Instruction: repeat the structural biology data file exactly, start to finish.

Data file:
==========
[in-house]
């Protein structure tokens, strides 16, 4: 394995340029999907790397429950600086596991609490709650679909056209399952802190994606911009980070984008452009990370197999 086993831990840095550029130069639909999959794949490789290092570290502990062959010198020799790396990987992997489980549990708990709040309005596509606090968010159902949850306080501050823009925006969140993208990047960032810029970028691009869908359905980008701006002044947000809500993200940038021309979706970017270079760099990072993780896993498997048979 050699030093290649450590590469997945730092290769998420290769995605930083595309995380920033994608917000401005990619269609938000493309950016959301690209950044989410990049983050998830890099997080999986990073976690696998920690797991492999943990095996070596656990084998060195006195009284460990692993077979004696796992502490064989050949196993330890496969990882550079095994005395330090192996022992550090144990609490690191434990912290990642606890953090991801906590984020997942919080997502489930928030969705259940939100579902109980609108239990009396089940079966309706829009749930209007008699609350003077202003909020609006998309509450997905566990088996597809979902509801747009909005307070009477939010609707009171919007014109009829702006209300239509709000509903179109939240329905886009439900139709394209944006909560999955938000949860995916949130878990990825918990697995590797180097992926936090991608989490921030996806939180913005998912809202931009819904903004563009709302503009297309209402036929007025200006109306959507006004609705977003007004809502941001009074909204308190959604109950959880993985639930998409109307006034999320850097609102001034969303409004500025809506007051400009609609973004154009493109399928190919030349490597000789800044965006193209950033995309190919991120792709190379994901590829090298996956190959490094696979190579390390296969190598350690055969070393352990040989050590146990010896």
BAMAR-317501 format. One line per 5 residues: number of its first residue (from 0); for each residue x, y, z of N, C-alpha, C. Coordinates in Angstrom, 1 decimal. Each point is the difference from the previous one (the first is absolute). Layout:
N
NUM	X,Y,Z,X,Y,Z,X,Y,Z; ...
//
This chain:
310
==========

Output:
[in-house]
């Protein structure tokens, strides 16, 4: 394995340029999907790397429950600086596991609490709650679909056209399952802190994606911009980070984008452009990370197999 086993831990840095550029130069639909999959794949490789290092570290502990062959010198020799790396990987992997489980549990708990709040309005596509606090968010159902949850306080501050823009925006969140993208990047960032810029970028691009869908359905980008701006002044947000809500993200940038021309979706970017270079760099990072993780896993498997048979 050699030093290649450590590469997945730092290769998420290769995605930083595309995380920033994608917000401005990619269609938000493309950016959301690209950044989410990049983050998830890099997080999986990073976690696998920690797991492999943990095996070596656990084998060195006195009284460990692993077979004696796992502490064989050949196993330890496969990882550079095994005395330090192996022992550090144990609490690191434990912290990642606890953090991801906590984020997942919080997502489930928030969705259940939100579902109980609108239990009396089940079966309706829009749930209007008699609350003077202003909020609006998309509450997905566990088996597809979902509801747009909005307070009477939010609707009171919007014109009829702006209300239509709000509903179109939240329905886009439900139709394209944006909560999955938000949860995916949130878990990825918990697995590797180097992926936090991608989490921030996806939180913005998912809202931009819904903004563009709302503009297309209402036929007025200006109306959507006004609705977003007004809502941001009074909204308190959604109950959880993985639930998409109307006034999320850097609102001034969303409004500025809506007051400009609609973004154009493109399928190919030349490597000789800044965006193209950033995309190919991120792709190379994901590829090298996956190959490094696979190579390390296969190598350690055969070393352990040989050590146990010896």
BAMAR-317501 format. One line per 5 residues: number of its first residue (from 0); for each residue x, y, z of N, C-alpha, C. Coordinates in Angstrom, 1 decimal. Each point is the difference from the previous one (the first is absolute). Layout:
N
NUM	X,Y,Z,X,Y,Z,X,Y,Z; ...
//
This chain:
310